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Apple, Microsoft, Google, Others Join Hands To Form 138

hypnosec writes "Apple, Adobe, Google, HP, Microsoft and many others have joined forces and launched a new resource – the Web Platform in a bid to create a 'definitive resource' for all open Web technologies. The companies have come together to provide developers with a single source of all the latest information about HTML5, CSS3, WebGL, SVG and other Web standards. The platform will also offer tips and best practices on web development as well as web technologies. 'We are an open community of developers building resources for a better web, regardless of brand, browser or platform,' notes the WebPlatform site."
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Apple, Microsoft, Google, Others Join Hands To Form

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  • Re:w3schools (Score:5, Informative)

    by man_of_mr_e ( 217855 ) on Monday October 08, 2012 @05:34PM (#41590637)

    You mean this? []

  • Re:Strange (Score:2, Informative)

    by Anonymous Coward on Monday October 08, 2012 @06:59PM (#41591391)

    After asking in the IRC chat, Doug Schepers (shepazu) responded by saying that Apple was contributing but had requested that their logo not appear on the front page.

  • by elloGov ( 1217998 ) on Monday October 08, 2012 @07:35PM (#41591639)
    I seriously question the web expertise of anyone who snubs w3schools as a "terrible", "painful" resource for web development. If you are looking for a copy-paste reference of best practices, w3schools isn't it. Nor is a definitive guide. However, there isn't a resource that is more user-friendly than w3schools on many of the web topics. [] V []

    Moreover, does a fantastic job in maintaining the big picture of web development by separating its components in its reference pages; DOM, JavaScript, CSS, HTML, etc..
    Anyone stating otherwise is full of it. The tutorials, layout, and "Try it Out' execution environment are quick and fantastic for those not interested in reading a blog. 95% of the reference needed has. The other 5%, as a seasoned web developer you should see blog entries, quirksmode, msdn, mdn, etc. and/or investigate in an execution environment such as firebug.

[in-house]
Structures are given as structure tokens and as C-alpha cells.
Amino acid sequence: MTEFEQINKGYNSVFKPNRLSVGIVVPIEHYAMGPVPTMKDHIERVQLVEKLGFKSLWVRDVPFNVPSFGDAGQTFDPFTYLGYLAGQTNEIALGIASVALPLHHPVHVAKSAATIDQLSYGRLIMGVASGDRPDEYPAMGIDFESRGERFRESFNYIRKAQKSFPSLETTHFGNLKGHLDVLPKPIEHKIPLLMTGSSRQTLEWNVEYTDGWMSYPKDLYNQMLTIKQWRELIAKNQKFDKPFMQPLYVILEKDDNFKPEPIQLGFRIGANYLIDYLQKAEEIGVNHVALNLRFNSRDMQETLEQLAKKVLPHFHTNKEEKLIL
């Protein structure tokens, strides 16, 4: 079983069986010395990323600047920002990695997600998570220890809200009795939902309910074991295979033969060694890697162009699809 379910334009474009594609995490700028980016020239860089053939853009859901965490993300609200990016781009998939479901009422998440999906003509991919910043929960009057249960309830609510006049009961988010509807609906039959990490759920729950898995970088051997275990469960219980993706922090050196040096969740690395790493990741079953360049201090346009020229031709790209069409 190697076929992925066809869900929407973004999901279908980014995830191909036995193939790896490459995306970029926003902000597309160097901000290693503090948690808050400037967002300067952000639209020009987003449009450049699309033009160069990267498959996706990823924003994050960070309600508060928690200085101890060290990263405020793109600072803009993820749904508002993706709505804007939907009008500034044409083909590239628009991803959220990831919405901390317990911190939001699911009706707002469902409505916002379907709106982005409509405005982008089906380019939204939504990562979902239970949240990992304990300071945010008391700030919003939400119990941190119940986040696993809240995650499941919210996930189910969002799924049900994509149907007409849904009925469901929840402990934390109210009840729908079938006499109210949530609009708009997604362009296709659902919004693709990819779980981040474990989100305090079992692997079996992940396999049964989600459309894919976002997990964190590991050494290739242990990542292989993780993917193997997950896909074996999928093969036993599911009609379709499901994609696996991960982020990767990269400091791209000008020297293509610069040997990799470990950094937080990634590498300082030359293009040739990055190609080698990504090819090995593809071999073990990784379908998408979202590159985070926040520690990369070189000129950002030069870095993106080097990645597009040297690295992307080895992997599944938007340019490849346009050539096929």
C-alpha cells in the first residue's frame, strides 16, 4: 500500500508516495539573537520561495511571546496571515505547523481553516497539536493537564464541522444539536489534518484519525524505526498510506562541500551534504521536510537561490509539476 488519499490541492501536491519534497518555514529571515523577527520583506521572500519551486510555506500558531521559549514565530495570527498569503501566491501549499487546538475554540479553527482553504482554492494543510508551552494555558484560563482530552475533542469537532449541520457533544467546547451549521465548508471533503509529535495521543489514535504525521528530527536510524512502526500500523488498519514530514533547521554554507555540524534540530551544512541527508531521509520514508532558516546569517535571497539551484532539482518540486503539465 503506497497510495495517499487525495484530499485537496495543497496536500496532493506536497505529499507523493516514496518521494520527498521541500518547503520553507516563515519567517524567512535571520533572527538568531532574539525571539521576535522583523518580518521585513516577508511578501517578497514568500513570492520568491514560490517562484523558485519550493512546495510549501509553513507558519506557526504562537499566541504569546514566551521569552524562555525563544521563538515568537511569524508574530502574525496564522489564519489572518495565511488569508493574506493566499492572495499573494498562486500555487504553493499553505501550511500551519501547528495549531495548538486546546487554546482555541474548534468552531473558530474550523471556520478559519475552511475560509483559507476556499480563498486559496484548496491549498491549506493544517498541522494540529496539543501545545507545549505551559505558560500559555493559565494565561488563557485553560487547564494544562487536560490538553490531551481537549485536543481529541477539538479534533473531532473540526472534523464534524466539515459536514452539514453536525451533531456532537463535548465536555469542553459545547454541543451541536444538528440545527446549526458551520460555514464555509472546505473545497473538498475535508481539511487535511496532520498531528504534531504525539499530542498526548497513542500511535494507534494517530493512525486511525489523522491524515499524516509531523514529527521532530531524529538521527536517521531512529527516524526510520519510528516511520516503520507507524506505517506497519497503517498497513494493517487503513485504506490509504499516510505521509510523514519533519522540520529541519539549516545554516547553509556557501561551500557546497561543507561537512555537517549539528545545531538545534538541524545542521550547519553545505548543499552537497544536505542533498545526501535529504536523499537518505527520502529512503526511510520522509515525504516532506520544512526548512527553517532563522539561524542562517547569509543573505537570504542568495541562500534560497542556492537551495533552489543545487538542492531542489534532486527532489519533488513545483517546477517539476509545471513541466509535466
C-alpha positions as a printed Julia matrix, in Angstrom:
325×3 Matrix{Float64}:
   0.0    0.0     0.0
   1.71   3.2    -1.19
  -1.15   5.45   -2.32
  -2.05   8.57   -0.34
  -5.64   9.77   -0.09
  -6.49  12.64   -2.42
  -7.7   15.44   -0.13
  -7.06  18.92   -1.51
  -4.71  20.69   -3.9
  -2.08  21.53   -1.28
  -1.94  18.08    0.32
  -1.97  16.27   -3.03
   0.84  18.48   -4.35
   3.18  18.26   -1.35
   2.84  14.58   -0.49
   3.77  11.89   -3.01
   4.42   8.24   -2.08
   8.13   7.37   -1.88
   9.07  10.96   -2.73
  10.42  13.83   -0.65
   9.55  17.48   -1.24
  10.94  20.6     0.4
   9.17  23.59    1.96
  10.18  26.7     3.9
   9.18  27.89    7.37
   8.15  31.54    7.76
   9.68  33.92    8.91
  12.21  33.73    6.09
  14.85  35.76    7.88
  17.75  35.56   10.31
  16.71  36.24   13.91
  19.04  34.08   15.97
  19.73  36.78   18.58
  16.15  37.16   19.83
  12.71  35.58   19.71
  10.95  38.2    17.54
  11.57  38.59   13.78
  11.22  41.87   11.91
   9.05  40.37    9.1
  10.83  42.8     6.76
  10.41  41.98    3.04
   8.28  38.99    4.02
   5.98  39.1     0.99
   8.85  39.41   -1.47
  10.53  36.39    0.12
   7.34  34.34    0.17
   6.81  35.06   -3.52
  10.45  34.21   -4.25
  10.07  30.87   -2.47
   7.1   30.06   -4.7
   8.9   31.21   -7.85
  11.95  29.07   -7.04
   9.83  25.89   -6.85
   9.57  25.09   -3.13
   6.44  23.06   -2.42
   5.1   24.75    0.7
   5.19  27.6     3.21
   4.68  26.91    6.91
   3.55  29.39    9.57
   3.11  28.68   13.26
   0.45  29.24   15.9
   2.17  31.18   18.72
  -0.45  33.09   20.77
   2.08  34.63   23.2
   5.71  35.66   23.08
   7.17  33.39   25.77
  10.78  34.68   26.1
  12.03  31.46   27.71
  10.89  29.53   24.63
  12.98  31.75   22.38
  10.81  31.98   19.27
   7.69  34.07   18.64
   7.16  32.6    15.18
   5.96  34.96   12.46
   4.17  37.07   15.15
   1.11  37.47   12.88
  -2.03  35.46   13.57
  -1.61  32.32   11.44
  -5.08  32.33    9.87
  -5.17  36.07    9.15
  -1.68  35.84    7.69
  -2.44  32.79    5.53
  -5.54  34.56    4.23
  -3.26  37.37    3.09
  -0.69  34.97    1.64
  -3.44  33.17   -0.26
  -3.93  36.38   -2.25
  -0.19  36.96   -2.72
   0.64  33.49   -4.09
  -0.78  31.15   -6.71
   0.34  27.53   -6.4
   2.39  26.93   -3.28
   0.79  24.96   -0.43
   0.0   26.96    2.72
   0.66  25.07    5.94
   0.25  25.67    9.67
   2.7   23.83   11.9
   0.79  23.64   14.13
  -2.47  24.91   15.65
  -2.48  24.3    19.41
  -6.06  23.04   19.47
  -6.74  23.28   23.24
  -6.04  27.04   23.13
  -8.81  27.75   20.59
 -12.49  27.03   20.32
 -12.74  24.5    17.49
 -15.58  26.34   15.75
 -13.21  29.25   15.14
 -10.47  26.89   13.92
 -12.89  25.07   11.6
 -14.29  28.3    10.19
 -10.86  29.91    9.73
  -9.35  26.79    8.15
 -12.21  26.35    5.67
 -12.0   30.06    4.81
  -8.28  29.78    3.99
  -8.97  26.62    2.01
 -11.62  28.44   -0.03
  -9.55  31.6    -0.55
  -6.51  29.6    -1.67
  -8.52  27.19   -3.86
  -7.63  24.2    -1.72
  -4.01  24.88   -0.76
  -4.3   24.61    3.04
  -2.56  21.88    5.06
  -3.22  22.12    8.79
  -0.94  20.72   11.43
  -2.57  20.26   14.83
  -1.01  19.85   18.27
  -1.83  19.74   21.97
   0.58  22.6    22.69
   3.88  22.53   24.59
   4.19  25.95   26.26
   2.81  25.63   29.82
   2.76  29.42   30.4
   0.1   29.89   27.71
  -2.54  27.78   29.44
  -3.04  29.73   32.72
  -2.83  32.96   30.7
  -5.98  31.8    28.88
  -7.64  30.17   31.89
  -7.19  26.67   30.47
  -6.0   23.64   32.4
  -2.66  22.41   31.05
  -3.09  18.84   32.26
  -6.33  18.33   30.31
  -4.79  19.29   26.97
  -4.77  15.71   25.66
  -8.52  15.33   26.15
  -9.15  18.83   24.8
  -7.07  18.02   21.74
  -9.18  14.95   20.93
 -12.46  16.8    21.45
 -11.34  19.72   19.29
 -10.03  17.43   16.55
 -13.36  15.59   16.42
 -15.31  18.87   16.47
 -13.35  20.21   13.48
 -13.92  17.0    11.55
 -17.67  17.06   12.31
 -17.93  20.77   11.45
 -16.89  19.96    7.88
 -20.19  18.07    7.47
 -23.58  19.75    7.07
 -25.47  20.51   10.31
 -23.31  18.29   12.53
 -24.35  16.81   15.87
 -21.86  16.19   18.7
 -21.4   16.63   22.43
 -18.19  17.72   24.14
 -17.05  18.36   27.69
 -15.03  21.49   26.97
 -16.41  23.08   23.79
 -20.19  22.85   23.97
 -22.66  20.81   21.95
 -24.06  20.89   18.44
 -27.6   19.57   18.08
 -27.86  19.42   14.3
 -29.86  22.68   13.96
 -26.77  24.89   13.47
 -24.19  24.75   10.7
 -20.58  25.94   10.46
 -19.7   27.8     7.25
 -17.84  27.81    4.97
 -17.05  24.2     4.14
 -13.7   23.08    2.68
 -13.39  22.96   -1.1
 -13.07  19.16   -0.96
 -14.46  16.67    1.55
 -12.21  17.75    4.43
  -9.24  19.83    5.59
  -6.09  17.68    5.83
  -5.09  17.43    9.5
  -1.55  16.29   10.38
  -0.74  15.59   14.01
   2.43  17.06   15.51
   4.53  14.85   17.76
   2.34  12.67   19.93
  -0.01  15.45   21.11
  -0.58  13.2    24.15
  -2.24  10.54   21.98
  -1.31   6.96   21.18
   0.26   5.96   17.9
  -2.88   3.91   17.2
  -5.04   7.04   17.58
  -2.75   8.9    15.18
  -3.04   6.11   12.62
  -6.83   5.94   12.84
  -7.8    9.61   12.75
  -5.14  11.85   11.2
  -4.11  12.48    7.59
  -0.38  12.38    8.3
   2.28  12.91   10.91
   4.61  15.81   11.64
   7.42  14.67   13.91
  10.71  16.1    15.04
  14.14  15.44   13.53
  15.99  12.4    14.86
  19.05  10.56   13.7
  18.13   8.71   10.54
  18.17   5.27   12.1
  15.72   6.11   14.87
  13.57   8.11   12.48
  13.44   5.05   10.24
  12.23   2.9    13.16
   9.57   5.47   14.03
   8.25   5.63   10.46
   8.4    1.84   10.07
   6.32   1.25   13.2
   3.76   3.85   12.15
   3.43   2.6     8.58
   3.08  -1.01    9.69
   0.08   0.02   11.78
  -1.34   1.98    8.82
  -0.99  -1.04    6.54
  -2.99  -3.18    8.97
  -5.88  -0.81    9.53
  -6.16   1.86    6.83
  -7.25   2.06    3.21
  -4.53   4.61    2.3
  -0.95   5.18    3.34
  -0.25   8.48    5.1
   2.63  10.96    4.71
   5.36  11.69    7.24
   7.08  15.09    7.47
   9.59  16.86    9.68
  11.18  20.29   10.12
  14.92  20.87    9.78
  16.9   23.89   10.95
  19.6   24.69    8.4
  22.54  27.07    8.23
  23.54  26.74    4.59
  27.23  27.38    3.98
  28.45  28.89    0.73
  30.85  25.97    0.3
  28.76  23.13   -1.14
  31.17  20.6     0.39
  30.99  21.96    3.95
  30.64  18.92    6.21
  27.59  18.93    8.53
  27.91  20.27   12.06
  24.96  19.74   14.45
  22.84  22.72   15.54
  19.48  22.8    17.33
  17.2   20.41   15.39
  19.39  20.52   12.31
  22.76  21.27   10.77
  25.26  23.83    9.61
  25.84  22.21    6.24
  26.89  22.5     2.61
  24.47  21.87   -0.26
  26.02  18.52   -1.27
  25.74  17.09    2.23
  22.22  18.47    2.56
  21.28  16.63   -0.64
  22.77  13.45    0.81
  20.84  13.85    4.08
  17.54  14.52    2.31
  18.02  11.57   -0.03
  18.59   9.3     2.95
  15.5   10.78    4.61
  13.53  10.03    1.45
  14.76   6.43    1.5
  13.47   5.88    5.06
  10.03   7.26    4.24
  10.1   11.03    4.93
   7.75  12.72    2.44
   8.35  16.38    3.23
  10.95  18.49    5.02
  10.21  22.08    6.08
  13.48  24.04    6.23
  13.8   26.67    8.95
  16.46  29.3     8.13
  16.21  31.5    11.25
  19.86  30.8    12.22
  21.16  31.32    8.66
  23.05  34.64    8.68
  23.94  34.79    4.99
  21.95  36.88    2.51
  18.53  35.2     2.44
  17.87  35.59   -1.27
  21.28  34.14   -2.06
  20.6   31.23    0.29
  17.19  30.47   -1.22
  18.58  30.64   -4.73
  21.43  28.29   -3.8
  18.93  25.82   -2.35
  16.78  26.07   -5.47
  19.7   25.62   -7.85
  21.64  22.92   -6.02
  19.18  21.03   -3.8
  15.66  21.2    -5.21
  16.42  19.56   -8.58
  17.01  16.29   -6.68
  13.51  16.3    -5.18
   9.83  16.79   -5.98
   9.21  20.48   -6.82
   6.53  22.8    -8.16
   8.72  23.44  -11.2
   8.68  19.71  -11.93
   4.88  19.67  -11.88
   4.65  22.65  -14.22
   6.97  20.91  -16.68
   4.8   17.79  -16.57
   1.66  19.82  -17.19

The subtle nuances, nit-picky details, over-simplification, or the lack of mention of say "getBoundingClientRect" doesn't invalidate the awesomeness of w3schools, and it certainly doesn't make it suck. Mastering a topic shouldn't turn you into a snob.
    I strongly recommend to anyone who wants to get a good grasp of web development without diving into the advanced topics or anyone who wants a quick reference look up.

    Just my two cents!
  • by Anonymous Coward on Monday October 08, 2012 @11:30PM (#41593171)

    w3schools IS the source for the copypasta crowd of wannabes and taxi drivers who think they are coders because they read a HTML book five years ago. So stop calling people "snobs" just because you are one of those wannabes and you don't like people to pop your delusional bubble.

    You're not a professional. Actual professionals (>95% of people who say they are, aren't) use the actual specifications from the W3C, WhatWG (yeah, unfortunately), and the Mozilla Developer Network. (Or whoever designed the specific API/language.)
    Some vague tutorials and "try it out" crap simply doesn't cut it. We need the actual spec.

    I am the guy your clients call, when they are fed up with you, and want a real professional. Or more exactly: They didn't even know what they got until now wasn't professional. They simply were fed up with the buggy half-assed crap they got.
    And boy did I have to clean up a ton of copypasta, catastrophically bad HTML, and horribly misused JavaScript.
    You can always see the glow in their eyes, when you tell them, you implemented something they were previously told was completely impossible. "You can do that?? Wow, how cool!" They basically want to stuff me with money and hugs in those moments. It's frightening.

    How you even manage to get things done with that shit resource that w3schools is, is a small wonder.

Genius is ten percent inspiration and fifty percent capital gains.